For many years, the upstream and downstream communities in Nepal have harmoniously collaborated to ensure the availability of sufficient water for both parties. However, in recent years, with the drying up of water sources and erratic availability of water due to climate change impact, tussles over water have been increasing. To tackle this challenge, the authorities in many mid-hill towns of Nepal, including Dhulikhel, have been working to make water more available and to restore harmony between the communities.
On 27 February, the South Asian Institute for Advanced Studies (SIAS) and Dhulikhel municipality jointly organized a water forum in Dhulikhel, Nepal, under the CDKN Knowledge Accelerator project. The forum brought together stakeholders from upstream and downstream communities of neighbouring villages and municipalities, in addition to representatives from the municipality, other non-profit organizations, the private sector, and the media. ICLEI South Asia, which is the Asia regional coordinator of the CDKN programme also participated.
The forum highlighted this gap in demand and supply of water throughout the region and the need to consider the floating population while planning for water management initiatives. Community leaders also stressed the importance of long-term water management to ensure a sustainable supply of water for residents. Representatives from the Federation of Nepalese Chamber of Commerce and Industry (FNCCI) suggested that the private sector could also be brought in to ensure that communities had access to safe and clean water. Members of the upstream and downstream communities have also been trying to do their part to save water. In one of the wards of the downstream community, a women’s group has been reviving old water wells to conserve tap water.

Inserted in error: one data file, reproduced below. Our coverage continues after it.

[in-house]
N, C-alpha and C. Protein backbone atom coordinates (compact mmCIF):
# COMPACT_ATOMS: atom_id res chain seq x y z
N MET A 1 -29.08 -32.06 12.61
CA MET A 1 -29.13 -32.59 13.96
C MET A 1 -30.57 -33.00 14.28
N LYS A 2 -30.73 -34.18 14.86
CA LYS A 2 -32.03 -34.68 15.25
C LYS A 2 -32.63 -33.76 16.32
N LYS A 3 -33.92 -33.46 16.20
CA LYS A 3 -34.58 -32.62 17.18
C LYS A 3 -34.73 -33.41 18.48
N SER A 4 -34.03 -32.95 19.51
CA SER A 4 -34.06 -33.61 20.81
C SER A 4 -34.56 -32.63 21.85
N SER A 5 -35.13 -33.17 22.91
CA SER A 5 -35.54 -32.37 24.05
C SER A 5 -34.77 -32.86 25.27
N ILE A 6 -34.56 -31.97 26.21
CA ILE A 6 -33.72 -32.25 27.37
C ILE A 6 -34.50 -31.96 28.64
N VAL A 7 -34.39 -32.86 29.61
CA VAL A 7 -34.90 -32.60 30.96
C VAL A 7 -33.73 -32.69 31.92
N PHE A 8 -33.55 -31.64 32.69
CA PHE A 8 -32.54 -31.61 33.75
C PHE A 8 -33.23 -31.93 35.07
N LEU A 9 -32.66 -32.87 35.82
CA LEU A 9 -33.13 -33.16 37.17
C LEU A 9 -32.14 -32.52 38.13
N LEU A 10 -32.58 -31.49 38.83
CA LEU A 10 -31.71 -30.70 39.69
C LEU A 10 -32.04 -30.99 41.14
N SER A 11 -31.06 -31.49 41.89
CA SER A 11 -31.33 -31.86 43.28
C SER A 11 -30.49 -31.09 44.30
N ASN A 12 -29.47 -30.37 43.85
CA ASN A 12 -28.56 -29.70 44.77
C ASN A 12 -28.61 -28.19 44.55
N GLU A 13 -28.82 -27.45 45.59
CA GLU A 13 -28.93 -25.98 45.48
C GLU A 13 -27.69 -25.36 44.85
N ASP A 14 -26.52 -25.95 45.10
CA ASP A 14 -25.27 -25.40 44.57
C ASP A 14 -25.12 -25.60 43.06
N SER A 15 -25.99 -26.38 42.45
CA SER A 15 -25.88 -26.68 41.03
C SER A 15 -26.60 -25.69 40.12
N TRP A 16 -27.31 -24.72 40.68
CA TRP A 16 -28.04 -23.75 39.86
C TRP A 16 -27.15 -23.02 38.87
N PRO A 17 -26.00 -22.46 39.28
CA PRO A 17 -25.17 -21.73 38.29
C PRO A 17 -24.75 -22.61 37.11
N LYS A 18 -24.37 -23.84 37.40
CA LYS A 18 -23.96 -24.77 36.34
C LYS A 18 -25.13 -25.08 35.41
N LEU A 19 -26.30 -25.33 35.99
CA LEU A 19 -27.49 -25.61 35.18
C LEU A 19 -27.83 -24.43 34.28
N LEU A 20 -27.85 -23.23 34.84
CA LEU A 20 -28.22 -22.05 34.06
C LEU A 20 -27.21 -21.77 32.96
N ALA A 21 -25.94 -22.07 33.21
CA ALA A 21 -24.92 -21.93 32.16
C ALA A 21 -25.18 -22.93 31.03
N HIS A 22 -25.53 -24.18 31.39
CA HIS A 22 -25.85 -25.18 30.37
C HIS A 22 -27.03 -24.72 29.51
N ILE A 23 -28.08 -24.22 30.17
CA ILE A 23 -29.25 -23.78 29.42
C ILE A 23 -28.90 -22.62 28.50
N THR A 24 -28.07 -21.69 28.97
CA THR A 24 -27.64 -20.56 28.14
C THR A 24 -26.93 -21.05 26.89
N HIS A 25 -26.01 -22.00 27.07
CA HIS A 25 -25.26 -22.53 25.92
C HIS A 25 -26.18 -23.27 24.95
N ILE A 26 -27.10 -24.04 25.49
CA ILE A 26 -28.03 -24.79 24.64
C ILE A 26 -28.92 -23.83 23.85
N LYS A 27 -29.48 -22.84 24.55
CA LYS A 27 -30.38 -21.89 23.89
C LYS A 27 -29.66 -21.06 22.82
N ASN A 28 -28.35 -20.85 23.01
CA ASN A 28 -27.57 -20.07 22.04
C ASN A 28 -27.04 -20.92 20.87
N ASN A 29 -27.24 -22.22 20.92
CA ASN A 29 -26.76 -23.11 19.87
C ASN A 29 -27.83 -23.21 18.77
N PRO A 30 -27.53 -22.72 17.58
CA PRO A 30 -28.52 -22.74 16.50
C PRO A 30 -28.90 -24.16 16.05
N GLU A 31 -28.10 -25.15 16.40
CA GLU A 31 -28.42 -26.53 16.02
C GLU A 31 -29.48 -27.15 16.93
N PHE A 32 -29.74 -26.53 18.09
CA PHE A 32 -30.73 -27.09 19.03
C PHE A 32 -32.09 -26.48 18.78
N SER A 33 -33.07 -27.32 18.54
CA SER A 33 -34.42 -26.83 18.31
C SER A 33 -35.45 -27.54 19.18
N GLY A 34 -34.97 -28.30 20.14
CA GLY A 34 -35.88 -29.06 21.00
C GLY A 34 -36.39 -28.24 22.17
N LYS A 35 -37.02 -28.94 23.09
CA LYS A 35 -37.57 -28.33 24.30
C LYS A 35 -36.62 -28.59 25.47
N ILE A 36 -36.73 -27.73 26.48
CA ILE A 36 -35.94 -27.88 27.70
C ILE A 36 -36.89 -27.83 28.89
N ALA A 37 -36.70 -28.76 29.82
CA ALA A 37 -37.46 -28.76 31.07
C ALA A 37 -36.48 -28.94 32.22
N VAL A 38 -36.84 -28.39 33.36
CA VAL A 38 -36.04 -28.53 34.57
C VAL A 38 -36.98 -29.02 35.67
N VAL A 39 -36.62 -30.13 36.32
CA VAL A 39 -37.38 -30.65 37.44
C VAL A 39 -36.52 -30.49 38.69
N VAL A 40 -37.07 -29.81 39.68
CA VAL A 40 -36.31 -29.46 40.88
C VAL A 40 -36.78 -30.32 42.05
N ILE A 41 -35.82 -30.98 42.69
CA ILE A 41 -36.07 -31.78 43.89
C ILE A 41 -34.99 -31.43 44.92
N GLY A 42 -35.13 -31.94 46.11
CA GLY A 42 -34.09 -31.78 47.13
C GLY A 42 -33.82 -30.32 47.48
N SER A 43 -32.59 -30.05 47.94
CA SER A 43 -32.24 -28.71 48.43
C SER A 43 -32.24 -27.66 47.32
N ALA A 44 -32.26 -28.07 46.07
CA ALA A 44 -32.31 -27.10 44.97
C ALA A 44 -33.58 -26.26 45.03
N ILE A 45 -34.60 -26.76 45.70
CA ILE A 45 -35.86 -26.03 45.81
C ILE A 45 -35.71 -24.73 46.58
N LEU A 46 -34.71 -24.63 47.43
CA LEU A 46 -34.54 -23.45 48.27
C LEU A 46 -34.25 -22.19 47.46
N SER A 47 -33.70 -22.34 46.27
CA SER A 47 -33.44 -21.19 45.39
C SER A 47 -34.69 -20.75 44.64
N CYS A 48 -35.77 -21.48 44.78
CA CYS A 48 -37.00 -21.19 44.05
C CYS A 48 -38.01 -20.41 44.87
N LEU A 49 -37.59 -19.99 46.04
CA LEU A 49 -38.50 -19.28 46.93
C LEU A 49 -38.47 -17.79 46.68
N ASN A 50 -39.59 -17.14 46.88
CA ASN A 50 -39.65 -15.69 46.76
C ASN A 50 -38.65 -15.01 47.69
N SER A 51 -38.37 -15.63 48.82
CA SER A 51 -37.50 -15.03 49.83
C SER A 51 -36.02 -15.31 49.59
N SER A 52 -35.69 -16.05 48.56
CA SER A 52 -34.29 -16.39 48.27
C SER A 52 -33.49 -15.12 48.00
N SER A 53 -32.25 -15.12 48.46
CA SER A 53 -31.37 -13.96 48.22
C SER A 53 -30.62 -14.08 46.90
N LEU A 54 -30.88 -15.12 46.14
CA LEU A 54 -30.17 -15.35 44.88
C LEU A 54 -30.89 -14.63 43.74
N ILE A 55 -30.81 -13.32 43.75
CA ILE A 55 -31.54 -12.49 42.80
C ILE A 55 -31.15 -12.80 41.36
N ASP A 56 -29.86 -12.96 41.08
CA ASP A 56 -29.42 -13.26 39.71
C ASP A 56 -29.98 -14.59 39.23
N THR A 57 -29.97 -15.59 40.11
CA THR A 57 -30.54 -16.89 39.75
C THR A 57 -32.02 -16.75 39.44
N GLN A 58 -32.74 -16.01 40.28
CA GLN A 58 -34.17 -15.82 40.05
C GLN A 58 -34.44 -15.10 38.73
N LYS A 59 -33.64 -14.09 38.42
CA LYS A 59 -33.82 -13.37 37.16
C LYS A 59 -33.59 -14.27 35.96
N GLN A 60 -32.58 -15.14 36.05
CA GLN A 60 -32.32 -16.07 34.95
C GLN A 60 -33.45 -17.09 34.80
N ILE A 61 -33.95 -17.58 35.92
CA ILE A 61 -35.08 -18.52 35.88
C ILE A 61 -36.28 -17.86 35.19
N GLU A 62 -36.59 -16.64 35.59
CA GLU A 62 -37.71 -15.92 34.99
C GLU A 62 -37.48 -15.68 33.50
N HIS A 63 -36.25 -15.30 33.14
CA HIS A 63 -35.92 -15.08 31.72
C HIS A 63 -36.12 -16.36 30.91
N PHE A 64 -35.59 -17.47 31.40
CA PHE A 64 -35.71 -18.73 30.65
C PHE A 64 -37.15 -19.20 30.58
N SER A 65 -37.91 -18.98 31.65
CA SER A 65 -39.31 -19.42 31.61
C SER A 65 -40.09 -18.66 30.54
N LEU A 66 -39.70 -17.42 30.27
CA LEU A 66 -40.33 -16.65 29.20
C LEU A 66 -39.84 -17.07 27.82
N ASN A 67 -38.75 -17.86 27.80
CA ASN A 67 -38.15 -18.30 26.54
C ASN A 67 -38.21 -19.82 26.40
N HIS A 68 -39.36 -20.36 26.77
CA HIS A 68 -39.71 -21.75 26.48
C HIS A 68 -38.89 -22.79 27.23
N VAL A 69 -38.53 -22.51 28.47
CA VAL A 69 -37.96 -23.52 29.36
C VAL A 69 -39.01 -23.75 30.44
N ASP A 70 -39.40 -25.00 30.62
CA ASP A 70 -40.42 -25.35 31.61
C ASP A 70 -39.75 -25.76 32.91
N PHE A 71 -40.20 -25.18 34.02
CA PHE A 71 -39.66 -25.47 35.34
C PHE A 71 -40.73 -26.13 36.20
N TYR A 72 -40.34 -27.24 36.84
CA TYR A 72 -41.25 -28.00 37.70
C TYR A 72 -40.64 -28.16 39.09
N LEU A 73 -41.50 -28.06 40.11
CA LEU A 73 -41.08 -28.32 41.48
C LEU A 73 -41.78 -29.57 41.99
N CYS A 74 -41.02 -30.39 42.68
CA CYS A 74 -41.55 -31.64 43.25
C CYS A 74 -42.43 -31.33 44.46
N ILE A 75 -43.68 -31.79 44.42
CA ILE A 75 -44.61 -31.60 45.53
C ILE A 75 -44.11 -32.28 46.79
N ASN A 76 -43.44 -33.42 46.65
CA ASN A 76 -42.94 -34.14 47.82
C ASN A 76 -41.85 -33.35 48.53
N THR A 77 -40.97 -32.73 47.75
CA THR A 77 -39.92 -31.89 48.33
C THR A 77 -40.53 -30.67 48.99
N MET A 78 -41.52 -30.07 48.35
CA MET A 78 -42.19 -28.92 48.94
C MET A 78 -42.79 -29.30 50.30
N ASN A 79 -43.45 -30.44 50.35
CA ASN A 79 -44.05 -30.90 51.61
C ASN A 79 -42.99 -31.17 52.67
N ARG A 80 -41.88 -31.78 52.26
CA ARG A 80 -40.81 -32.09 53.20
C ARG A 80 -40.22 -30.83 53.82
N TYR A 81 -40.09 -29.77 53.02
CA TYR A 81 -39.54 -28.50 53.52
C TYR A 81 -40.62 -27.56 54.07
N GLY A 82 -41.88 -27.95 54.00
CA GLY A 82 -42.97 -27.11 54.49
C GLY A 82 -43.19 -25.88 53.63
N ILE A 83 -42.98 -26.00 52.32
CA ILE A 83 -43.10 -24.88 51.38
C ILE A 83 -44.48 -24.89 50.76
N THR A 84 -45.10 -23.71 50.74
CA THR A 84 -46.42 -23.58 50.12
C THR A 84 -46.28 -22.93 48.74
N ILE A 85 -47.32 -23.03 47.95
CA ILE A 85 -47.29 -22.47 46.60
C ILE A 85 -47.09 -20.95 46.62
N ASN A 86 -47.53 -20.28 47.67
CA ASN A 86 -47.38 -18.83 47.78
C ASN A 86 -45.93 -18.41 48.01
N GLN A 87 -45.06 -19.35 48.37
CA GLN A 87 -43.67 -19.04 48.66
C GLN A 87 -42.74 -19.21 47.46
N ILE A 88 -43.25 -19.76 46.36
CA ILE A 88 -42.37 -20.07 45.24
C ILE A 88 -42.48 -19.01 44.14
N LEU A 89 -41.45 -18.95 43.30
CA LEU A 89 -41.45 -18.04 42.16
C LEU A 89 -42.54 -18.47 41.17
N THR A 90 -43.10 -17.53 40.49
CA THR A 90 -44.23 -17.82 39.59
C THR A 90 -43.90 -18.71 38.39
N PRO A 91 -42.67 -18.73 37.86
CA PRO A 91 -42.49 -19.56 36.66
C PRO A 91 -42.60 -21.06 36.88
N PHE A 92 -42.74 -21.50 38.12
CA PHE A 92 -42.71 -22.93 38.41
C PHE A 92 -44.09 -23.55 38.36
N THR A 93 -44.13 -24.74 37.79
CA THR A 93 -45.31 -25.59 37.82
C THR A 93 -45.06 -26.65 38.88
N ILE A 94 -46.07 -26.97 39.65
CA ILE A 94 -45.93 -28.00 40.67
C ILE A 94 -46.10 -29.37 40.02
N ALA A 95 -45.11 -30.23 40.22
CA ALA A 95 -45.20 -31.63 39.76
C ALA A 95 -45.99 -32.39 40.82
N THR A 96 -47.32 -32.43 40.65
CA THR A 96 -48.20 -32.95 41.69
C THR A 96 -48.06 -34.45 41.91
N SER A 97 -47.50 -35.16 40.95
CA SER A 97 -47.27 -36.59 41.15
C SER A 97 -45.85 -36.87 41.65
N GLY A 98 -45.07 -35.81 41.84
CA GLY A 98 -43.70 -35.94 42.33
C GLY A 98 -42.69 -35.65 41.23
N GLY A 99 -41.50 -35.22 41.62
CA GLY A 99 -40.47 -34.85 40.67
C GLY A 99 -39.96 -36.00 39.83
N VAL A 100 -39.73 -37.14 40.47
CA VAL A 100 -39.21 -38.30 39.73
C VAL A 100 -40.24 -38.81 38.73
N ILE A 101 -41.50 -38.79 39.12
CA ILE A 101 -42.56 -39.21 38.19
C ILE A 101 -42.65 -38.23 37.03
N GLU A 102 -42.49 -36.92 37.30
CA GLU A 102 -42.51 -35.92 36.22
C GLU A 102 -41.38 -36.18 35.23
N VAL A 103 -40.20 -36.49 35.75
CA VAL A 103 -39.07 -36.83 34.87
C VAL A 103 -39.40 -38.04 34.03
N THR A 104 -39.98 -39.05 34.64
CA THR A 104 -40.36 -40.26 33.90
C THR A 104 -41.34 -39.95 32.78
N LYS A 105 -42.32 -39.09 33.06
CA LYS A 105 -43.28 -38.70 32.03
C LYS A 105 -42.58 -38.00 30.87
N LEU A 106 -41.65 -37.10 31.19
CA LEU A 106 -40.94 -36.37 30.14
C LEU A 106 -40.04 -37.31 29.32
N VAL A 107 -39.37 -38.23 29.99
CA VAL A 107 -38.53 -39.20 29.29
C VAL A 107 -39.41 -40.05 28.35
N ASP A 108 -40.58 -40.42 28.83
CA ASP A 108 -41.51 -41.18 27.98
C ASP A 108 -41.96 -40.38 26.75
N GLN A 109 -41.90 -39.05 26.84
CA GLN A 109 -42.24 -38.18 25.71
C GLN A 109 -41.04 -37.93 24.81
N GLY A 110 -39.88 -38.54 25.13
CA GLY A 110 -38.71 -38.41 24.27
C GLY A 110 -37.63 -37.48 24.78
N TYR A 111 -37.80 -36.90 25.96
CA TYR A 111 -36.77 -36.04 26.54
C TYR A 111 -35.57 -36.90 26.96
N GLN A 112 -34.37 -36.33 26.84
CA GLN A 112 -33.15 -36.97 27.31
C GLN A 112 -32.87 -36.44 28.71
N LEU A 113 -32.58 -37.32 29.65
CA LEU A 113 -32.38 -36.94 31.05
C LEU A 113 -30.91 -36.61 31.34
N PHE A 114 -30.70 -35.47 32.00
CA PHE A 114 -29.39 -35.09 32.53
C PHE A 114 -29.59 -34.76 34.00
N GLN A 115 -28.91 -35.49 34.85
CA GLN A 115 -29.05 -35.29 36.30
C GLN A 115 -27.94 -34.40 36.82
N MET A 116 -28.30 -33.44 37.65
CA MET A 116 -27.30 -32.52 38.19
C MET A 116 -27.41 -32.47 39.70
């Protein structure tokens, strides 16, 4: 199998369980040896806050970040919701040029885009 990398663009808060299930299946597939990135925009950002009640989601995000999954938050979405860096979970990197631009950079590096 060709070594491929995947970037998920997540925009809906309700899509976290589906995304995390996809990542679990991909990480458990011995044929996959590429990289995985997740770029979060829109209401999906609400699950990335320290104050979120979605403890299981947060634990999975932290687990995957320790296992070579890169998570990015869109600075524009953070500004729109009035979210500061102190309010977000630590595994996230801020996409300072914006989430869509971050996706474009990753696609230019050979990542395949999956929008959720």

The water forum gave these diverse stakeholders a platform for the first time to discuss issues, voice their concerns and to look for solutions together. In his closing remarks, Mr. Ashok Byanju, the mayor of Dhulikhel, emphasized that the stakeholders should not only discuss taking water from or giving water to a community but also form a water council that has representation from both upstream and downstream communities to ensure collaborative and sustainable use of water.